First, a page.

ctrl down video player instagram facebook youtube pinterest twitter Home Menu Where Am I? Subscribe Popular
Northern Ontario Travel
The Official Magazine
Home > Discover > About

Have you Explored Ontario's Largest (And Least Crowded) National Park?

Canoeing in Hattie's Cove • Credit: Kevin Wagar
Image credit

Have you Explored Ontario's Largest (And Least Crowded) National Park?

Here's why this hidden gem should be on your camping bucket list in 2022

Canoeing, hiking, and paddling await in Pukaskwa National Park.



Family camping in Ontario has never been as popular as in recent years. This timeless escape from urban life offers the chance for families to reconnect, unwind, and find a balance that seems, somehow, unreachable when at home.

While the popularity of wilderness escapes has grown year after year, the accessibility of camping in Ontario has never seemed so distant. Campgrounds book up months ahead of time, and it appears that only the lucky manage to book one of these coveted sites.

Each year, campers need to look further north to find their little piece of paradise. And as they do, one of the best national parks in Ontario is often overlooked.


One of Ontario's best parks often flies under the radar when it comes to trip planning. Don't miss out! 

Pukaskwa National Park is as remote a camping destination as you can find without bushwacking through crown land. This park is one of the only public parks in Ontario where you can still enjoy a first-come, first-serve camping experience because it's rare, if ever, that Pukaskwa is full.

Don't go spreading the word too loudly either, but Pukaskwa National Park is also one of the most beautiful camping destinations in the entire province.

Pukaskwa NP (pronounced PUK-a-SAW) covers a vast 1,880 square kilometres of land off Lake Superior's northern tip. The park sits on one of the longest sections of undeveloped shoreline throughout the Great Lakes.

The considerable size makes this Ontario's largest national park. And, while it has remained relatively unknown to all but the most intrepid campers, the campground within Pukaskwa offers most of the services you've come to expect from some of the best Parks Canada camping experiences. The park offers mostly backcountry campsites as well as one front-country site. For those who prefer comfort, Pukaskwa also offers five oTENTik glamping sites. These include a wood stove, electricity, cooking amenities, and enough room to sleep six.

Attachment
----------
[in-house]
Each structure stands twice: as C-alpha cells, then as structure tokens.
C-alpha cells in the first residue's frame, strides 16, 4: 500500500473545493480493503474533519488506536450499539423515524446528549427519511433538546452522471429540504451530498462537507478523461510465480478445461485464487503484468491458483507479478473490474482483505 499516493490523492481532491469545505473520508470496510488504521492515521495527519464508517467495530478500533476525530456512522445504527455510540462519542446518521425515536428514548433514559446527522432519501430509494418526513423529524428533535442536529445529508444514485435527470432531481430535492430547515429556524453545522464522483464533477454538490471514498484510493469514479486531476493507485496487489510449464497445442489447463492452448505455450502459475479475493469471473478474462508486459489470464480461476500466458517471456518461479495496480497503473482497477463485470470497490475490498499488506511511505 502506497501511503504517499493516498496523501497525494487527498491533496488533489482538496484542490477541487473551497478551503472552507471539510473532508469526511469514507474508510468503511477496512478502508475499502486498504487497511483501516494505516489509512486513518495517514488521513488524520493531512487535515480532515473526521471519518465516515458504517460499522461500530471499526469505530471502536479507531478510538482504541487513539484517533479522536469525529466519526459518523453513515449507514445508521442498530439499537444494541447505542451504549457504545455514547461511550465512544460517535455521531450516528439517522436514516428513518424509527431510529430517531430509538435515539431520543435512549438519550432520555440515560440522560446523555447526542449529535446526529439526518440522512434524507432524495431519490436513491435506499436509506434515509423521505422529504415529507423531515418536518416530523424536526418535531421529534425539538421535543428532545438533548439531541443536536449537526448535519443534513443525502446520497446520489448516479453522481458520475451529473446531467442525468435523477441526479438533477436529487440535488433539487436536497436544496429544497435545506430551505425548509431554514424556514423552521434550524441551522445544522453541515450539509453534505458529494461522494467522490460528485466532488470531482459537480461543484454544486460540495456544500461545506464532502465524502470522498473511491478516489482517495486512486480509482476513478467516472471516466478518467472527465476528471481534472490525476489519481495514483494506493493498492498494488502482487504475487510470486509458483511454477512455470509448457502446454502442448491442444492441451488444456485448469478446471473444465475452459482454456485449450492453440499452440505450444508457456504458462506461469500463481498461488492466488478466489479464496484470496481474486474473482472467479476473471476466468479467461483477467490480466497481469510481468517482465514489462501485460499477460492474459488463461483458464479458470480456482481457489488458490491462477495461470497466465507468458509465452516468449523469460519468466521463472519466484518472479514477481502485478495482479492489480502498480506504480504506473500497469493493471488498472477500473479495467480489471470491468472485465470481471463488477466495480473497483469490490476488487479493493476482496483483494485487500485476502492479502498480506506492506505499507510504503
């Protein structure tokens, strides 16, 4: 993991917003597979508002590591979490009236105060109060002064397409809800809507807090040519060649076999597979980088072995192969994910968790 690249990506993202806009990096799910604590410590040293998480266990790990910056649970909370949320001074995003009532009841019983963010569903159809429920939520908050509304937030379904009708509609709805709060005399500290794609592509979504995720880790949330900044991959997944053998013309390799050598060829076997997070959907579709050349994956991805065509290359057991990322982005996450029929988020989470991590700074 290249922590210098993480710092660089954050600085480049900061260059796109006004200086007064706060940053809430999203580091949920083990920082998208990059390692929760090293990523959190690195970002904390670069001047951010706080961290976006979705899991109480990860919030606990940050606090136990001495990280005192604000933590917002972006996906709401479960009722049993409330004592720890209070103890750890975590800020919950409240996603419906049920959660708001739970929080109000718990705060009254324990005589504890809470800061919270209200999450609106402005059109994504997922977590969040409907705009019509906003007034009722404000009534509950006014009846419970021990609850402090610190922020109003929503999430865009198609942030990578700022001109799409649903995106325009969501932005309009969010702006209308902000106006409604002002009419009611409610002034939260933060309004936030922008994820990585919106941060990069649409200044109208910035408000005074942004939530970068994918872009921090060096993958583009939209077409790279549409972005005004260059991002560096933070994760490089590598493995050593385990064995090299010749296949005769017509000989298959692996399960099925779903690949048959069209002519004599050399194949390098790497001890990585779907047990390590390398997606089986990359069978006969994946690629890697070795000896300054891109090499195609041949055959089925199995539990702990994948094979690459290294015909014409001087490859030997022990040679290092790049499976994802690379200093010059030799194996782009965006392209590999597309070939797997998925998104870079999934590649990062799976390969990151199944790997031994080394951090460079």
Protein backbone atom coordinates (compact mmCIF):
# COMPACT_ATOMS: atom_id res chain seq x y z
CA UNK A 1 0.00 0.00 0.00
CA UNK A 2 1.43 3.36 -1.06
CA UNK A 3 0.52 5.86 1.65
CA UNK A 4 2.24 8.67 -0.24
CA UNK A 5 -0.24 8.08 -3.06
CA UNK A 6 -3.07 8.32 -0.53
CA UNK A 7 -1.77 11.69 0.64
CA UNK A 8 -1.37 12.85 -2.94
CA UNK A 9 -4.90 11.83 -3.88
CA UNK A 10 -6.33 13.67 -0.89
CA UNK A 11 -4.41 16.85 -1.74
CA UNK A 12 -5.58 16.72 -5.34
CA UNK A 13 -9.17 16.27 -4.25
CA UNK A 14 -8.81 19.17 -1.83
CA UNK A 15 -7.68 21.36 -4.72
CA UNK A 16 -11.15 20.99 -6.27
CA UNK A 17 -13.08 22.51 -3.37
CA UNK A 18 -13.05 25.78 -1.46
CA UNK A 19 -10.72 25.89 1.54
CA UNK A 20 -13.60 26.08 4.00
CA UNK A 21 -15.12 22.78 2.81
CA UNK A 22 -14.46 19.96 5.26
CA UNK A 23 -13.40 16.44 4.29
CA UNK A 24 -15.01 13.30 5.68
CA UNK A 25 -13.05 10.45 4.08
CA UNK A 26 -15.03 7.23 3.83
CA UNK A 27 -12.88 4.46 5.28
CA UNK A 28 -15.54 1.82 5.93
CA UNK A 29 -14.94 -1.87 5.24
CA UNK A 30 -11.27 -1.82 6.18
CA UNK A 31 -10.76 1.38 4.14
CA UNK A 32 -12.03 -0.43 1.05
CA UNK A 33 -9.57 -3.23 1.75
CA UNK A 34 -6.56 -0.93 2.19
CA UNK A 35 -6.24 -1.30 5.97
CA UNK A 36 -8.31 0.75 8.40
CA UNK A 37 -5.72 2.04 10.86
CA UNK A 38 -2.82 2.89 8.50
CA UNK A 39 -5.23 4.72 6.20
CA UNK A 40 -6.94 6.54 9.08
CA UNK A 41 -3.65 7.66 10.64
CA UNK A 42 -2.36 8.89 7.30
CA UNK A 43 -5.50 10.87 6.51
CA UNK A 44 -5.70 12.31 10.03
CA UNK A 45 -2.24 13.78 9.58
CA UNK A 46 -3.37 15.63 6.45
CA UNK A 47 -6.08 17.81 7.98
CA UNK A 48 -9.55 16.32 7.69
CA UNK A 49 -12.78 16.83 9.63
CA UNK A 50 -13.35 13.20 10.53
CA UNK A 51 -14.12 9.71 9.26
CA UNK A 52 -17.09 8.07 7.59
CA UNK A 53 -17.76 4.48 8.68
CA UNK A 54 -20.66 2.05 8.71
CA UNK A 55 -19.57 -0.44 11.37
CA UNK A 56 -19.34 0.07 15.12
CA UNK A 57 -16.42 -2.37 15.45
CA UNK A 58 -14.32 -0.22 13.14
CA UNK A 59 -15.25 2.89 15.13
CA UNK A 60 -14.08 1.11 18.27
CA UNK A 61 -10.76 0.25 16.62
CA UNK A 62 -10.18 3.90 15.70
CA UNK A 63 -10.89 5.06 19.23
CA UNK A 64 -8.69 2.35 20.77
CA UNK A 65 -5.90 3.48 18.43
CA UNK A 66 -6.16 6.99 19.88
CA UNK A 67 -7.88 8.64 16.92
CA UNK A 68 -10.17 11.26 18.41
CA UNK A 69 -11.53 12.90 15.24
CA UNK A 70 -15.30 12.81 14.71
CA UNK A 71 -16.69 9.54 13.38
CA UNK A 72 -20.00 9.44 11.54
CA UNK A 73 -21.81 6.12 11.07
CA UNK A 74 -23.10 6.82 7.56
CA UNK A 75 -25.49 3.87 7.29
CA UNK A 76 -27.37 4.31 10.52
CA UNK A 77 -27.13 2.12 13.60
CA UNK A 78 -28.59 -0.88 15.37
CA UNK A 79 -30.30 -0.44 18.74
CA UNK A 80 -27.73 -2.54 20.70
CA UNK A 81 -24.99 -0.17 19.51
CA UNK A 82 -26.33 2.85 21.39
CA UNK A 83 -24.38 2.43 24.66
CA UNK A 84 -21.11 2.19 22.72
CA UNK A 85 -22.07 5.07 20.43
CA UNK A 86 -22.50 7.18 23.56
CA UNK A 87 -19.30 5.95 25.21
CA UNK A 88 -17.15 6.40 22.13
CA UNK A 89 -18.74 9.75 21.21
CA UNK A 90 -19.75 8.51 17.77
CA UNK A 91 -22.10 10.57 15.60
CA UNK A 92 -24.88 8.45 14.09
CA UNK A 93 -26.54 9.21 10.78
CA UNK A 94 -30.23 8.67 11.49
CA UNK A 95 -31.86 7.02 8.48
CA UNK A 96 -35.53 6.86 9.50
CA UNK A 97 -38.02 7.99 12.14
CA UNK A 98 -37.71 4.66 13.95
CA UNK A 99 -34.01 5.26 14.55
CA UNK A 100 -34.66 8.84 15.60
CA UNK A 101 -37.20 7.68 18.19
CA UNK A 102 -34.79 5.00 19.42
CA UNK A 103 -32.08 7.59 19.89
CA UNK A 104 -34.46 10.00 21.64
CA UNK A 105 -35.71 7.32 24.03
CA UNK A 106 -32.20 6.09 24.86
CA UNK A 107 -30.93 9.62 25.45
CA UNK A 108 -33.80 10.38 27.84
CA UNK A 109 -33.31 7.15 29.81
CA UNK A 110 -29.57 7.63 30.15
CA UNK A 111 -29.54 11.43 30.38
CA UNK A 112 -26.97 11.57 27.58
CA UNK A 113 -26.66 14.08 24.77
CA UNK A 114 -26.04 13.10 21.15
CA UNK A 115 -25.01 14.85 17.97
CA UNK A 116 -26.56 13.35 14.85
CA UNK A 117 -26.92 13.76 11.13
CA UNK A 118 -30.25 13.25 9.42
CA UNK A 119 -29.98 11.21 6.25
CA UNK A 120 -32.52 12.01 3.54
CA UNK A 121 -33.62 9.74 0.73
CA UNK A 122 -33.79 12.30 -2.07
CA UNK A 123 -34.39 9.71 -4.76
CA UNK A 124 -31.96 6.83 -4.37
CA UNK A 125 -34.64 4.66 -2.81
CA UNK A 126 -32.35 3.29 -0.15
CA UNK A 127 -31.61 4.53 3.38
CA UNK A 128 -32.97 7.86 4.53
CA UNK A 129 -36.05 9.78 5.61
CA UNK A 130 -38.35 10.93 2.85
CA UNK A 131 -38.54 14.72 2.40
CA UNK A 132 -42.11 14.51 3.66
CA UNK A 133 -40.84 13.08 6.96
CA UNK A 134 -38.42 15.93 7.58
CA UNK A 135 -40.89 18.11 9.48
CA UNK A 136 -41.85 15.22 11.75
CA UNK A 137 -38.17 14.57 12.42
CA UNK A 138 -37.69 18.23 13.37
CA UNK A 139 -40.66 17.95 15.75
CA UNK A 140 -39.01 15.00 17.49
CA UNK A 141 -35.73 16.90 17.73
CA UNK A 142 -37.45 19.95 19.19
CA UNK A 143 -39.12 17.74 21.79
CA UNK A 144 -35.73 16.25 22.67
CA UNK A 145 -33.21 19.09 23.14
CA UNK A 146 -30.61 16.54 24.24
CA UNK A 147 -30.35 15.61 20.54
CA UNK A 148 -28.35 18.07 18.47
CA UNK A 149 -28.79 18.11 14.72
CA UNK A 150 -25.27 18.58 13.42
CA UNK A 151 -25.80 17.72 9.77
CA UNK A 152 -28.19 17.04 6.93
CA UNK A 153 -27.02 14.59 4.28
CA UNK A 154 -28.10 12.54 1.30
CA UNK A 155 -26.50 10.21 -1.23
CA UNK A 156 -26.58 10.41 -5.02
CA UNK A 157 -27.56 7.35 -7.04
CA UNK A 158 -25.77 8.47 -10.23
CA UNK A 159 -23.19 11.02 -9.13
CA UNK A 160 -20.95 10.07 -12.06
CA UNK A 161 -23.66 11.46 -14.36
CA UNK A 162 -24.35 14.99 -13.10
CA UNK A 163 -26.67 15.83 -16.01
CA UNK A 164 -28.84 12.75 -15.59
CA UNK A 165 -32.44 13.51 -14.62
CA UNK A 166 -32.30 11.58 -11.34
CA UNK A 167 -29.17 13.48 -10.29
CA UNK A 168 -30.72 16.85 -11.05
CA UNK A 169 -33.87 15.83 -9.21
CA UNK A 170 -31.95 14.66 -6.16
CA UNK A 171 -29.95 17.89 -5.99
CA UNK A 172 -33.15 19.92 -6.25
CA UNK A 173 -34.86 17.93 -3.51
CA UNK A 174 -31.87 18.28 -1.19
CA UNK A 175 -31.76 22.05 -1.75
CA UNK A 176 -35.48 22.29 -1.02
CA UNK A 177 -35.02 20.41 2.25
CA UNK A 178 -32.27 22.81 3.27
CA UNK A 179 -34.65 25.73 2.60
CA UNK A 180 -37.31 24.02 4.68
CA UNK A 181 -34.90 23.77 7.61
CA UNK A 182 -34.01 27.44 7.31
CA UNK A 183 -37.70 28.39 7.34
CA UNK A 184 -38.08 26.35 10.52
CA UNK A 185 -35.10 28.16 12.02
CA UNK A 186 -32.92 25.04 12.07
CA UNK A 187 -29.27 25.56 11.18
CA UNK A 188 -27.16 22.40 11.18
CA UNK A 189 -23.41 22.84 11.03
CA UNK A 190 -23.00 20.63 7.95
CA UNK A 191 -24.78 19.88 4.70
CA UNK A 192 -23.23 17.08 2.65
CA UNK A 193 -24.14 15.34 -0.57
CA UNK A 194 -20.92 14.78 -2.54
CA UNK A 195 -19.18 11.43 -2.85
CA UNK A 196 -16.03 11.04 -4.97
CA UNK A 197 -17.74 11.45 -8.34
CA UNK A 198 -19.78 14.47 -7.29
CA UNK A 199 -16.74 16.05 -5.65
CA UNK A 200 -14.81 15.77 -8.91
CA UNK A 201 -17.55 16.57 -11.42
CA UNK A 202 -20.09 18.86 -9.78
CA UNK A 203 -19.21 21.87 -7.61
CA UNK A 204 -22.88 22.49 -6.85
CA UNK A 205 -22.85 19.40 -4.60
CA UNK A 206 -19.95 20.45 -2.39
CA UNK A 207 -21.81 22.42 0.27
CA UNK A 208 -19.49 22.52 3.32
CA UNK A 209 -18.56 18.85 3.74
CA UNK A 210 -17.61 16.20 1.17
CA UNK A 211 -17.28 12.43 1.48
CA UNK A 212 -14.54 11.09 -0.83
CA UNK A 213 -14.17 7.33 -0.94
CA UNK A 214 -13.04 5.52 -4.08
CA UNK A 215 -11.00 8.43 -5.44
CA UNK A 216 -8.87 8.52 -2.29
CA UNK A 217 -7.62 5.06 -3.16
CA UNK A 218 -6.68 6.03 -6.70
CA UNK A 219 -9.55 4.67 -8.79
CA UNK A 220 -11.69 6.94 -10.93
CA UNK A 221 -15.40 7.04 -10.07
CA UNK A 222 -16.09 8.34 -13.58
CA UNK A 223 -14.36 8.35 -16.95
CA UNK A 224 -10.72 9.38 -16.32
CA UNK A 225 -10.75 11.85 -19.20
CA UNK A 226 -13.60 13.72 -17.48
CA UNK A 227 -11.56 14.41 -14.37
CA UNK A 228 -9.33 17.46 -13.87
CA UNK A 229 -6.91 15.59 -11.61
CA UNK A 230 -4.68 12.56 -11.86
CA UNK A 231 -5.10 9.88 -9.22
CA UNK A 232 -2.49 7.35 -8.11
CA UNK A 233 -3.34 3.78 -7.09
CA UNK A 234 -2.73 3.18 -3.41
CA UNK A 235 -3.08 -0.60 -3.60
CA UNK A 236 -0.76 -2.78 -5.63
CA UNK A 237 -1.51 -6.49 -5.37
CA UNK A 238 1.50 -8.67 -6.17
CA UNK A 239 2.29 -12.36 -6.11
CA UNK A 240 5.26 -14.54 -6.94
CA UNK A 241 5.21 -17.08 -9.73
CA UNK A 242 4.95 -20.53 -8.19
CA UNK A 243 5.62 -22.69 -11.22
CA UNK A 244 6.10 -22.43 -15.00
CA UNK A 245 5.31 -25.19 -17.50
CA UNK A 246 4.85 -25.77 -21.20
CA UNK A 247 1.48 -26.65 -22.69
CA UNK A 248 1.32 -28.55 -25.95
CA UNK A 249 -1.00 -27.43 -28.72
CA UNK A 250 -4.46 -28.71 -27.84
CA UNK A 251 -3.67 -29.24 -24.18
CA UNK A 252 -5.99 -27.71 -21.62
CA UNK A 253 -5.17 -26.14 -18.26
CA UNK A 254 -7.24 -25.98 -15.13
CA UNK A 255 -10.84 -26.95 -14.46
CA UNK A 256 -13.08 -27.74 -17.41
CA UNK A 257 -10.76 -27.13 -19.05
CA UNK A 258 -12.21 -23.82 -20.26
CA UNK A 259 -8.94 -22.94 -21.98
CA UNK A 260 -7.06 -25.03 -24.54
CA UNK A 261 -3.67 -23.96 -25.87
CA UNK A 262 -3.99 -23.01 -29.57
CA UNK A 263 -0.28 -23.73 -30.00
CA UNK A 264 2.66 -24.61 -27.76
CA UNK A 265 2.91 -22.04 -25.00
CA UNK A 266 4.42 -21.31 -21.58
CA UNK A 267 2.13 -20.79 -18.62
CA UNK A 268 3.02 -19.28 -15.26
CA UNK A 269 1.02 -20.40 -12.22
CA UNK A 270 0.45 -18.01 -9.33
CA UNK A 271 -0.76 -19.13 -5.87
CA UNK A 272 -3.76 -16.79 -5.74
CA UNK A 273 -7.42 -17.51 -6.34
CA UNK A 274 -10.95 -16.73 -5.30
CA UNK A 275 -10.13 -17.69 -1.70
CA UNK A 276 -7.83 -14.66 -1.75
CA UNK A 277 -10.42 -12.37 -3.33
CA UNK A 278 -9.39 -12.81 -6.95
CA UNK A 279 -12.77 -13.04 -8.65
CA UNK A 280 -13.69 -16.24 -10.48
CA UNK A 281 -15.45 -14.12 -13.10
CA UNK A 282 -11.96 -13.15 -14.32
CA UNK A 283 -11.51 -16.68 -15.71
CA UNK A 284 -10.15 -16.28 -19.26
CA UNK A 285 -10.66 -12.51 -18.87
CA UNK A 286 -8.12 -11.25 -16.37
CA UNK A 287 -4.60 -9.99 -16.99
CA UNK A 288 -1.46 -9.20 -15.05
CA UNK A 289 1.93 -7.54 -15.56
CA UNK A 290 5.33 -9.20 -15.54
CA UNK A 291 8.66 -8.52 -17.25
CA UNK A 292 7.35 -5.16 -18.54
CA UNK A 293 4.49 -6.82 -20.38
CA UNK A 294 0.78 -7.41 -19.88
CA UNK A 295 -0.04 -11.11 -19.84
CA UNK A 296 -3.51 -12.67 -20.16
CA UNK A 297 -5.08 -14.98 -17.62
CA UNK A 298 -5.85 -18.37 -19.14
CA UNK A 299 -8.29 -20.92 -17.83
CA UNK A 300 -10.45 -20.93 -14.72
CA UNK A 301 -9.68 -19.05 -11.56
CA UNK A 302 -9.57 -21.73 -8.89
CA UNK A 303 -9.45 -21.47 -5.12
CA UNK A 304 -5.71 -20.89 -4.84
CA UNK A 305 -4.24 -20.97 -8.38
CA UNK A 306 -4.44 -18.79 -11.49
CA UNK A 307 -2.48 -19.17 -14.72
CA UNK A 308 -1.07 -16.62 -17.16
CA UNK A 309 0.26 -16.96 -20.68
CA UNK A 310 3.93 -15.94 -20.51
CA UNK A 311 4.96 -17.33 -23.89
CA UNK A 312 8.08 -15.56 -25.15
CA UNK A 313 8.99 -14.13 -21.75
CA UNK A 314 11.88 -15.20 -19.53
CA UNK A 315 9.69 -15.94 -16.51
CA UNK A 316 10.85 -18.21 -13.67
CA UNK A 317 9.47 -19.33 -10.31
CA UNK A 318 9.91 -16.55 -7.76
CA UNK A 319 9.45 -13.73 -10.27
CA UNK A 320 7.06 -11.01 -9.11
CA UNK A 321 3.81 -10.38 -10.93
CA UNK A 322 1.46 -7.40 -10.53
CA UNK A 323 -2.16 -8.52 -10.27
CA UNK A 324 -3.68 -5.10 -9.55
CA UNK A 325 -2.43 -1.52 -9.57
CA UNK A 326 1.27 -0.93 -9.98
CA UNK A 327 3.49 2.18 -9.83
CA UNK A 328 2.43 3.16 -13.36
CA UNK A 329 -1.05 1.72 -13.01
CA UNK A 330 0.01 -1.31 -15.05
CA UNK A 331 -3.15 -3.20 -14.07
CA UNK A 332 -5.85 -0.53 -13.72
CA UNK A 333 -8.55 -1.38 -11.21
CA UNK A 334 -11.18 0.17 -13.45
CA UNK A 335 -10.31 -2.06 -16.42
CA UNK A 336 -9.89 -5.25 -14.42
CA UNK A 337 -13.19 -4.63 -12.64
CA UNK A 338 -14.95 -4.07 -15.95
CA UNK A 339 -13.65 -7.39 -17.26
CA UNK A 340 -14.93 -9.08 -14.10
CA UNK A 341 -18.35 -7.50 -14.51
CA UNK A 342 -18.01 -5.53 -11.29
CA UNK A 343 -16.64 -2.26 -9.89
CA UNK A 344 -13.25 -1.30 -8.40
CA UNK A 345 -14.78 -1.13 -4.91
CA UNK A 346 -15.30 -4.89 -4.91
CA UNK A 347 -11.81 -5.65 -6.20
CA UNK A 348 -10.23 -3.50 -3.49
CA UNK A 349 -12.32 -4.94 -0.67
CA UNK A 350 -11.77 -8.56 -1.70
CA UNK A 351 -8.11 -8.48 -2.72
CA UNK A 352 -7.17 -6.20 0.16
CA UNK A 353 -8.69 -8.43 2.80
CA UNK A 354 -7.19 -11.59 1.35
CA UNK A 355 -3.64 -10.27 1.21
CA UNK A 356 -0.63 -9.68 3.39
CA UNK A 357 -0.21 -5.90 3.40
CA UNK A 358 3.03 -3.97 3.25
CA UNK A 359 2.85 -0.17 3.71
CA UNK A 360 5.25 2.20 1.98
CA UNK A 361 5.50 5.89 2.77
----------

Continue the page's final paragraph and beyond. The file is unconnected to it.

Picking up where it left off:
There is also WiFi and a heated comfort room available in the well-equipped visitors centre.

 

The park is about halfway between the cities of Sault Ste Marie and Thunder Bay. And the closest towns are Marathon, in the north, and the birthplace of Winnie the Pooh, White River in the east.

The remote location means that visitors experience nature at its most raw, from driftwood-strewn beaches to rocky coastal hiking trails. Yet, among all of this stunning, untouched nature lies a park that is well cared for with a team of hard work and friendly wardens and rangers.

My family first visited Pukaskwa on one of our regular northern Ontario trips. After rolling through White River and doing the requisite photo stop at the Winnie the Pooh statue and playground, we took to the back roads through the deep northern Ontario forests to the entrance to the park. It was almost eerie how calm, quiet, and secluded the park is compared to other national parks such as Bruce Peninsula or Point Pelee.

We were guided to our campsite, a large, private spot in Hattie Cove, the only front-country campground in the park. Hattie cove has a large comfort station that even has hot showers.